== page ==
A generic tool or model to write and combine the values of multiple fields on one other field

02-11-2018 04:27 AM
Occasional Contributor

Hi All,


I have 2 feature classes which have attribute tables as following:

Feature 1:









Feature 2:

X, Y, Z, K



I am wondering if there is a methodology or tool that can help me in combining many fields and the result can be written in a new field as following:

X, Y, Z, K


Kindly notice the following screenshot too.

Thank you in Advance

Fatin Rimawi

25 Replies
MVP Honored Contributor

There is nothing generic about what you want to do, as this request has no obvious basis in standard relational database manipulations.  It requires a completely custom solution that will only apply to your data and thought process.  It can be done, but you would have to elaborate on the rules and the full nature of your data to get a solution that works for more than this one example, since a manual solution would be my recommendation if this example was your actual complete data set.

There are several problems that have to be solved or rules that have to be understood.

1. There is no reason to assume that the features in FC1 are ordered in the sequence required to directly match FC2 as they are read, so the solution must overcome disorder in FC1.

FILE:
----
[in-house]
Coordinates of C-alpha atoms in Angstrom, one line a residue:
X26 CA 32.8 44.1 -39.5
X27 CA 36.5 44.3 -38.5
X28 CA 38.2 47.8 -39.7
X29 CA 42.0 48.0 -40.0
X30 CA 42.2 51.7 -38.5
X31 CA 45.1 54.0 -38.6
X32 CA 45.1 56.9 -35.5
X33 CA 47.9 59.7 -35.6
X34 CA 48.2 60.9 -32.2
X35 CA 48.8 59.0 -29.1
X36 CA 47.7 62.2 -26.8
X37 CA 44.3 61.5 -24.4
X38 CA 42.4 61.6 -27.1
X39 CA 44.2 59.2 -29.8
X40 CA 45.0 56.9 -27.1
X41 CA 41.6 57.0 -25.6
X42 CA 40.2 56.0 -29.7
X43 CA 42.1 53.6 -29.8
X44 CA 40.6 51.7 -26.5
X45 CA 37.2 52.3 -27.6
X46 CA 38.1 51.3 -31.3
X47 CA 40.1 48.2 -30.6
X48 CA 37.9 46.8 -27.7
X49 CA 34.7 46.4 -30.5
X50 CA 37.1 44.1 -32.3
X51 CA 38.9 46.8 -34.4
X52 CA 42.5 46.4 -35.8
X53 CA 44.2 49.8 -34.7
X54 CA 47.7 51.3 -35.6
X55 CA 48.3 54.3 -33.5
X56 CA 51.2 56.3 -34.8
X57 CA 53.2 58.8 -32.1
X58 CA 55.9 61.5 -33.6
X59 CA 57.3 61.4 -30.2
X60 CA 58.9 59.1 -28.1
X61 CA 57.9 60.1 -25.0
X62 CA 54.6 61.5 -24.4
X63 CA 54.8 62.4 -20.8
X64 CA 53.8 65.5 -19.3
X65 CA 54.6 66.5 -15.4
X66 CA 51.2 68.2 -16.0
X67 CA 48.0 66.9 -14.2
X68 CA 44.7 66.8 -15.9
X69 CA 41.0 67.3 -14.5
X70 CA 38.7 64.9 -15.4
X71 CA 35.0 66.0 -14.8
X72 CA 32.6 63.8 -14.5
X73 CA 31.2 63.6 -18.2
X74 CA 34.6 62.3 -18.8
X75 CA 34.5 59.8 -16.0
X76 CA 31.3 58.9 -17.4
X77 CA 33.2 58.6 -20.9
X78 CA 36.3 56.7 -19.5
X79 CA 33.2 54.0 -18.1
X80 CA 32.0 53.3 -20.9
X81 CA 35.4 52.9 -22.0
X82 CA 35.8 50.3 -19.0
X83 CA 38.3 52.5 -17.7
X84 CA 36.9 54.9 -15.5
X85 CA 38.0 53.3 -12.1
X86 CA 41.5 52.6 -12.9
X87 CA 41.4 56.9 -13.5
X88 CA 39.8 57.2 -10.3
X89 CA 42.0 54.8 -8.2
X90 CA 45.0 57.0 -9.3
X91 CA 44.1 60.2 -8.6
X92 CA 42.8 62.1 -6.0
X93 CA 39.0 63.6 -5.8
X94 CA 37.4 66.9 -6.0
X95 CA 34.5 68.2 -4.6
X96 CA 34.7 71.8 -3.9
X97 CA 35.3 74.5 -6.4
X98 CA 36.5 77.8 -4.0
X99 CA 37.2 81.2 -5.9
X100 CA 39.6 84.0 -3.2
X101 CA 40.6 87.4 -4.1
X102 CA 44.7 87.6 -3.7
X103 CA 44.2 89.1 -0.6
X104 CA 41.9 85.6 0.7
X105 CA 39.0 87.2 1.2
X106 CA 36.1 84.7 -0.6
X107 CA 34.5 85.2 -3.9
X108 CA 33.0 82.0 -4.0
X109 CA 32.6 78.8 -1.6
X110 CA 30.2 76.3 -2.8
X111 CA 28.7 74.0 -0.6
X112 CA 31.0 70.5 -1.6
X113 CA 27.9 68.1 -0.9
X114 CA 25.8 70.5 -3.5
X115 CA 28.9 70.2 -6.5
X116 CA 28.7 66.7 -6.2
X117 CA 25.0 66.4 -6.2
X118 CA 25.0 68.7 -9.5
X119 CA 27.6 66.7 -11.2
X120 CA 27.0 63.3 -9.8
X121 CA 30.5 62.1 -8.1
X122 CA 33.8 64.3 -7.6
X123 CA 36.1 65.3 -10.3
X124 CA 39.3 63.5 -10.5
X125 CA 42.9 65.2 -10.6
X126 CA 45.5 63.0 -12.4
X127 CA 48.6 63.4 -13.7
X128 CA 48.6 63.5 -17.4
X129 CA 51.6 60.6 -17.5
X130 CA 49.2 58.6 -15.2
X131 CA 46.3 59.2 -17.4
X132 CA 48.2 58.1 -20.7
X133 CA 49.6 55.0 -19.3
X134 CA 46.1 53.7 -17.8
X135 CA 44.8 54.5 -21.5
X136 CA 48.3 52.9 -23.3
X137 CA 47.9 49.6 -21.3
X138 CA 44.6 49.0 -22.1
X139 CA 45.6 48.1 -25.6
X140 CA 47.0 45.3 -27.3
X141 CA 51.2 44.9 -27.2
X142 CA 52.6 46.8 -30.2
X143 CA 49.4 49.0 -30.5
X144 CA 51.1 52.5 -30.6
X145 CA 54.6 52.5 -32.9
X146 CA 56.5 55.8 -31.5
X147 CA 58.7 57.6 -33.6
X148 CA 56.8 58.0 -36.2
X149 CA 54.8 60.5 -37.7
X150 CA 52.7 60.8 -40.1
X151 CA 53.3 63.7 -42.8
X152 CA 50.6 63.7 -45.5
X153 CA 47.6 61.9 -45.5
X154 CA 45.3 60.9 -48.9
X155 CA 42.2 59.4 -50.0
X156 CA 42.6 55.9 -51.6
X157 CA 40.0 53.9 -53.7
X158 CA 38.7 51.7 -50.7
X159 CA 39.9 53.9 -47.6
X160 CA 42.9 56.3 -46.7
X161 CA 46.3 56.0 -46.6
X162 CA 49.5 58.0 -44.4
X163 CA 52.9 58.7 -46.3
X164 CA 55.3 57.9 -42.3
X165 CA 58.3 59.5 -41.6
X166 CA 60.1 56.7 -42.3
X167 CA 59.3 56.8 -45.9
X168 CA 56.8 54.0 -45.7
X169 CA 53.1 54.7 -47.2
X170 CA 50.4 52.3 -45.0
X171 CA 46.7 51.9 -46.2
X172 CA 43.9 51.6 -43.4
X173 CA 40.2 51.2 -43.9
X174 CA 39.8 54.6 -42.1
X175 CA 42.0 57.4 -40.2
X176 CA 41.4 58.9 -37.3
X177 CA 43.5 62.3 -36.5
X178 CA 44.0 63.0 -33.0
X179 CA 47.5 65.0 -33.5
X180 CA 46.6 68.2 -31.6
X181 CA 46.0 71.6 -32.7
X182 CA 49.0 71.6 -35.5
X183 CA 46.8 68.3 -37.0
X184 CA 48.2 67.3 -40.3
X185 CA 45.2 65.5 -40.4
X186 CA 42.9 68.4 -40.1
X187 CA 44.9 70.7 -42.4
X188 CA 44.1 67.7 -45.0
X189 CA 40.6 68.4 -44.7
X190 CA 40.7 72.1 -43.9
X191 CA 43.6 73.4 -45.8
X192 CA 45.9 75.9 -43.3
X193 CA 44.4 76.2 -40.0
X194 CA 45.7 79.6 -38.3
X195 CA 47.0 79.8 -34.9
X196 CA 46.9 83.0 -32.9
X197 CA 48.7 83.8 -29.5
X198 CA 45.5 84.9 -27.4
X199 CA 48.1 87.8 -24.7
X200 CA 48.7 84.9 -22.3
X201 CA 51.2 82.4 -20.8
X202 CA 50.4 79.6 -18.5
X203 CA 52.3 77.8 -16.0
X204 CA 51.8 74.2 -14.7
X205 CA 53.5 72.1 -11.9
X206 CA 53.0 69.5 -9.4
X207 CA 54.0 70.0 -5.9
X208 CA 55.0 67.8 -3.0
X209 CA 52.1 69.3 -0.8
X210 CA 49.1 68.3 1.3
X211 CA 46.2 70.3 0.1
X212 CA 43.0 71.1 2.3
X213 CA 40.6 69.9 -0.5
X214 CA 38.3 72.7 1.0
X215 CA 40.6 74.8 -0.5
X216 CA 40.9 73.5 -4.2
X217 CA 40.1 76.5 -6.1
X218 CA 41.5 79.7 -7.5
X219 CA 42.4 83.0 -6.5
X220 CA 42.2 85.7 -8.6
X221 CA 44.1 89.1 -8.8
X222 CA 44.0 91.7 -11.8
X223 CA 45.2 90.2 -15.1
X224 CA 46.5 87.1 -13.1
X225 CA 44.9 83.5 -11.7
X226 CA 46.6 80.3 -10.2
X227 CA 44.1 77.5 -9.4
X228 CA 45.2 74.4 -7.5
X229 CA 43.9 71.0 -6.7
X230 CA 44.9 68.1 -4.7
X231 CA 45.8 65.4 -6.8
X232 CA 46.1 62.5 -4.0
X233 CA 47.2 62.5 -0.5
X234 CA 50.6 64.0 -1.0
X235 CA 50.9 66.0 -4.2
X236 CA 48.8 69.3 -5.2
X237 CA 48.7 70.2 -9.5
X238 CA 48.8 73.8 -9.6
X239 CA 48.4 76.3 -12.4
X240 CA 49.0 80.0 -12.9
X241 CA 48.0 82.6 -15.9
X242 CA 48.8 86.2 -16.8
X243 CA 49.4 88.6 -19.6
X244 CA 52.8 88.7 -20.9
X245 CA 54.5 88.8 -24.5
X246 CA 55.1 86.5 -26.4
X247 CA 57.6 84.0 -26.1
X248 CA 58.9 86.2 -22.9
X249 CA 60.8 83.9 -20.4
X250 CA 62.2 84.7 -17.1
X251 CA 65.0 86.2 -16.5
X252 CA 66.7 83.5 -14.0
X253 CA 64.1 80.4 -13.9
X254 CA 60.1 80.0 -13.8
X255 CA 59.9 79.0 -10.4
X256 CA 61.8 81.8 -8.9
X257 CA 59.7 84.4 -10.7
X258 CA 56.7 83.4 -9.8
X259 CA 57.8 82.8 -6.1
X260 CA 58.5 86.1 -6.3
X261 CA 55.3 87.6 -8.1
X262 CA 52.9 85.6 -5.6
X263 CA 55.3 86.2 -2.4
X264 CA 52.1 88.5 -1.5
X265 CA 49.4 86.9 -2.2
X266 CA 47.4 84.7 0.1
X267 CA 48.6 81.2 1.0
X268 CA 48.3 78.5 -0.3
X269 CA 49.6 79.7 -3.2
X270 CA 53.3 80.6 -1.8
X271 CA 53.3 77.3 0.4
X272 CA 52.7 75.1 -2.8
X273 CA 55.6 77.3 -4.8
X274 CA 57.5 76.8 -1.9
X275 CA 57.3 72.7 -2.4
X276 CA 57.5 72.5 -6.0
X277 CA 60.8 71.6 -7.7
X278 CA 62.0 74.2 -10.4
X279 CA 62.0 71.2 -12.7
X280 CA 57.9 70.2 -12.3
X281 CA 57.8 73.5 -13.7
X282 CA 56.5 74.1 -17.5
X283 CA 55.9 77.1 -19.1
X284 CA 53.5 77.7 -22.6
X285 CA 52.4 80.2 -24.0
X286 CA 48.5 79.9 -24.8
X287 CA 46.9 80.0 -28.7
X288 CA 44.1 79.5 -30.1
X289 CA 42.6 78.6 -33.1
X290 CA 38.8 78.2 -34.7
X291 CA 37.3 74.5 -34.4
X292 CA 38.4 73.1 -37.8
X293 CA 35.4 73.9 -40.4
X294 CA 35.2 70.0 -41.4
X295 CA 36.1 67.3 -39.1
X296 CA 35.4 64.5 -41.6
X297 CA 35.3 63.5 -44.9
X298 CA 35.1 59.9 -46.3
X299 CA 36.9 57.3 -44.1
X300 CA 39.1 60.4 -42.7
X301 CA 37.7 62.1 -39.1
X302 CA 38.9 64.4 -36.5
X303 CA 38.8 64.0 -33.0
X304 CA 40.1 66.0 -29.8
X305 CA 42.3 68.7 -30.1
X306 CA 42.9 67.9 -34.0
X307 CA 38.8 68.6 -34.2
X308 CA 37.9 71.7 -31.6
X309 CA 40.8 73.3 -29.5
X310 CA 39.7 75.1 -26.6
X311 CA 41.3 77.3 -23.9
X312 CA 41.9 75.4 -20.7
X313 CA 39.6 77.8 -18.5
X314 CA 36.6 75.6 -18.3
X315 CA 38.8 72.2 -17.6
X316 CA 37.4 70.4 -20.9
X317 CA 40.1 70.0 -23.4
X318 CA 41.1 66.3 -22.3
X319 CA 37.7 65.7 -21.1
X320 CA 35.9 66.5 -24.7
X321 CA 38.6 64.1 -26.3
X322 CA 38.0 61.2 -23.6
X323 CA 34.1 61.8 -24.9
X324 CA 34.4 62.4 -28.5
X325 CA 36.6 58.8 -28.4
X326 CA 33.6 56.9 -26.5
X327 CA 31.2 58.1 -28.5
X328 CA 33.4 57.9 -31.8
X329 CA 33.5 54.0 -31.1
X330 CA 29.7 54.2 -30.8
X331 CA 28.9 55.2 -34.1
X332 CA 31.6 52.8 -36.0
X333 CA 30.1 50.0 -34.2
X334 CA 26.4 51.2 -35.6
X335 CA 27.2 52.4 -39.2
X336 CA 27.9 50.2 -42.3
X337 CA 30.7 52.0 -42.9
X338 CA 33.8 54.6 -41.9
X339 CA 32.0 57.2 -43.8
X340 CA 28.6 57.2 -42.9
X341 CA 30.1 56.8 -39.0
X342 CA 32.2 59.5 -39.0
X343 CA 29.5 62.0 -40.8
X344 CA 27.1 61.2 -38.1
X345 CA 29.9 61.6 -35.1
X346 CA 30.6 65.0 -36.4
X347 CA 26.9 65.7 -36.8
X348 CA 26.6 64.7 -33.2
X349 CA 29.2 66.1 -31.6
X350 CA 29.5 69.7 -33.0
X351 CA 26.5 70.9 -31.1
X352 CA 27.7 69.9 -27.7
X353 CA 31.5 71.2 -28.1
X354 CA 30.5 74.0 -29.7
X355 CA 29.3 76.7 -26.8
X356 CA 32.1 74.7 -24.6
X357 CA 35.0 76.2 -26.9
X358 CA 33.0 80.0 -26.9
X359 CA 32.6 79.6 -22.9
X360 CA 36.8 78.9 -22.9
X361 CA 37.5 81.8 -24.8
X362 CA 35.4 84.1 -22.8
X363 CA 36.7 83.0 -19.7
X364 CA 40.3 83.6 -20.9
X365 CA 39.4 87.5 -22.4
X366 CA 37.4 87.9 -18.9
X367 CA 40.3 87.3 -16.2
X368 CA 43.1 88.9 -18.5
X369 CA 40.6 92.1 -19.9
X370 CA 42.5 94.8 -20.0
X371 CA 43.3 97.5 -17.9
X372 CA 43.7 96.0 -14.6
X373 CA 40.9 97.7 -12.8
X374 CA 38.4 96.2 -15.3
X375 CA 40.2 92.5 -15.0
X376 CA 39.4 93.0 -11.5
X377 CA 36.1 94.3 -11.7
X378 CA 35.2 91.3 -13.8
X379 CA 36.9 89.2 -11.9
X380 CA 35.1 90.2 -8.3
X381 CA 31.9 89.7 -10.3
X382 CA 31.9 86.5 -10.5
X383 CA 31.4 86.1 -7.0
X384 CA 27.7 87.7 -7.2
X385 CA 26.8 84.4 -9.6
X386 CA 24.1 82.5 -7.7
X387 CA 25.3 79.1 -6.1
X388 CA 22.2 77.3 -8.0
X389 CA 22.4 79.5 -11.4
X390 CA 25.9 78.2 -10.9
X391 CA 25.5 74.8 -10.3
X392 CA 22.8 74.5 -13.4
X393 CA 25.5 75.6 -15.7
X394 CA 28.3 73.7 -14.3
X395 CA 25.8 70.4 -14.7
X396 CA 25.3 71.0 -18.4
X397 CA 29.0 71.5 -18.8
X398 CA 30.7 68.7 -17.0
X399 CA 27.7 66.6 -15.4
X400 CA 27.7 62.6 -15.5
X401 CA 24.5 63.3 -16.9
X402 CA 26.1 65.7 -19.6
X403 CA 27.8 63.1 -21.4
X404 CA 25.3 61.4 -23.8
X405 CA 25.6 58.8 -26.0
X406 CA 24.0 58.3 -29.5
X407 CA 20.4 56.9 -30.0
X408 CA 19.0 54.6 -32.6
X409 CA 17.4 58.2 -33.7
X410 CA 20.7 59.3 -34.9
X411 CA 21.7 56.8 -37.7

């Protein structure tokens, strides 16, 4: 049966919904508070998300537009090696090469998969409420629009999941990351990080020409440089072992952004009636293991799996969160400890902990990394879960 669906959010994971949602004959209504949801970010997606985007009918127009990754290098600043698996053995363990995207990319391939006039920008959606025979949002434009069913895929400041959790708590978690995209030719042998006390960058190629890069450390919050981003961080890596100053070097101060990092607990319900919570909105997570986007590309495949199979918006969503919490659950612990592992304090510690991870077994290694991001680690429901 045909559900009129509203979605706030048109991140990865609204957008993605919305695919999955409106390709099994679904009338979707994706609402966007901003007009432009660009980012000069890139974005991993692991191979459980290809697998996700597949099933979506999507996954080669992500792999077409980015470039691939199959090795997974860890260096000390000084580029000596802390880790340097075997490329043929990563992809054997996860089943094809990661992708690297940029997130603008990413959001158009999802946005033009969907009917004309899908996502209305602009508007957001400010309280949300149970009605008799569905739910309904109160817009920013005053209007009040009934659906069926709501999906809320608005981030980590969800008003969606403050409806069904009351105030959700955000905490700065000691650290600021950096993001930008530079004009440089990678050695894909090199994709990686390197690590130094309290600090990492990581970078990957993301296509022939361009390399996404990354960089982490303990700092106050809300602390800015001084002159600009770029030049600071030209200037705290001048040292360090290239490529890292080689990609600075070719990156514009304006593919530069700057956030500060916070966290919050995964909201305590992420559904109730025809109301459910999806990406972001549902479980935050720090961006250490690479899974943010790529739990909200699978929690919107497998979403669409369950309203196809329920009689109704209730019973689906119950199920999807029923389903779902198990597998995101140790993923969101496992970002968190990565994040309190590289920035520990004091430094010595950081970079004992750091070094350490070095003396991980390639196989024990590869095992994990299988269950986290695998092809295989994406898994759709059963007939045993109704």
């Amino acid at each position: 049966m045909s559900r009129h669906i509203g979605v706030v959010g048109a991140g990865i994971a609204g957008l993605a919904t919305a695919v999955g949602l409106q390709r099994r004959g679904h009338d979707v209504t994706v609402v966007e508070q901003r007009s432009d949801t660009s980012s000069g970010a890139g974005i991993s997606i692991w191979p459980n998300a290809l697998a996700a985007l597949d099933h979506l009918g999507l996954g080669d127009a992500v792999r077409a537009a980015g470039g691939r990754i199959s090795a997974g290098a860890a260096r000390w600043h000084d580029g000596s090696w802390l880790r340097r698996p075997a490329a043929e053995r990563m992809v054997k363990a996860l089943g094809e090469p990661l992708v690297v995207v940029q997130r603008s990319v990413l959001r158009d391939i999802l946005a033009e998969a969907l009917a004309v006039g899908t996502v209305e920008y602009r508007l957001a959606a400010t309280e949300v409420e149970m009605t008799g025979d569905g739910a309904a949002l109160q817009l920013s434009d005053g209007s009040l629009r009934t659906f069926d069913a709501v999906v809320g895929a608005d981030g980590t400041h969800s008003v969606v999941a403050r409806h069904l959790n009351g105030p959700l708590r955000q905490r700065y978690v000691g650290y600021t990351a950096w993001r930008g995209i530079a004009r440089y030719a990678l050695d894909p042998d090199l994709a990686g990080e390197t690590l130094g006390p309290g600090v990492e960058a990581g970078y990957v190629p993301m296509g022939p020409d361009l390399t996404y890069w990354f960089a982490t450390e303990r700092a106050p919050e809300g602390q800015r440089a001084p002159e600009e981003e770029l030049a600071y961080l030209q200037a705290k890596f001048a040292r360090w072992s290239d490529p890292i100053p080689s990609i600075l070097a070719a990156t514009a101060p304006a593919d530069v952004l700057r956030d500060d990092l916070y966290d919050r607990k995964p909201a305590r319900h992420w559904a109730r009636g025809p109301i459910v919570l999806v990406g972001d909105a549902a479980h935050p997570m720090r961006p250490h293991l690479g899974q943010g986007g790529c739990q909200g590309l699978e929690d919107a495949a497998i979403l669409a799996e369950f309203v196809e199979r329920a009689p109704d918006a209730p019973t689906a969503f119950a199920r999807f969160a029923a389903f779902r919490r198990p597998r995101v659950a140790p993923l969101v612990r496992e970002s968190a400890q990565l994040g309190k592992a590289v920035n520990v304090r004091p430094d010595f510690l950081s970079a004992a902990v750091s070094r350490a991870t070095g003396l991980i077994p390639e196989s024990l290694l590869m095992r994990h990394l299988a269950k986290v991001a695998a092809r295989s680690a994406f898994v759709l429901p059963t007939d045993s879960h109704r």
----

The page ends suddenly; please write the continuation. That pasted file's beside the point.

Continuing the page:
2. Are the features in FC1 uniquely related to just one feature in FC2, or can the value in column one for any single feature in FC1 be found in the list of columns for more than one feature of FC2?

3. Are there two or more features in FC1 that have identical values in column 1?  If so, how do you want them matched to FC2?

4, Is the list of columns in FC2 always alphabetically ordered according to alphabetic sorting rules?

5.  Do you really need the letter stripped off after the first position in the list in column 2 of the output of FC2, or is "T1,T2,T3,T4" an acceptable output for FC2 column 2?

6. Is there always only one letter that is always "T" at the beginning of each value in column two of FC1 that has to be stripped off if it falls after the first position in the list of column 2 in FC2?  Or are there other letters at the beginning of the values in FC1 column 2 that need to be retained if they differ from the item that precedes it in the FC2 column 2 list?

7.  Is there a spatial join component to the problem where the features that are matched have to be in some proximity of each other in FC1 and FC2 before the column one values are related?

Other issues may become apparent as you explain your data and the rules governing a solution more fully.

In general, the solution will be through a python script that uses cursors and dictionaries or lists to read and manipulate the data from FC1 prior to being outputted to FC2.  But the order of operations depends a lot on how you answer the questions above and any others that come up as you give more details on your problem.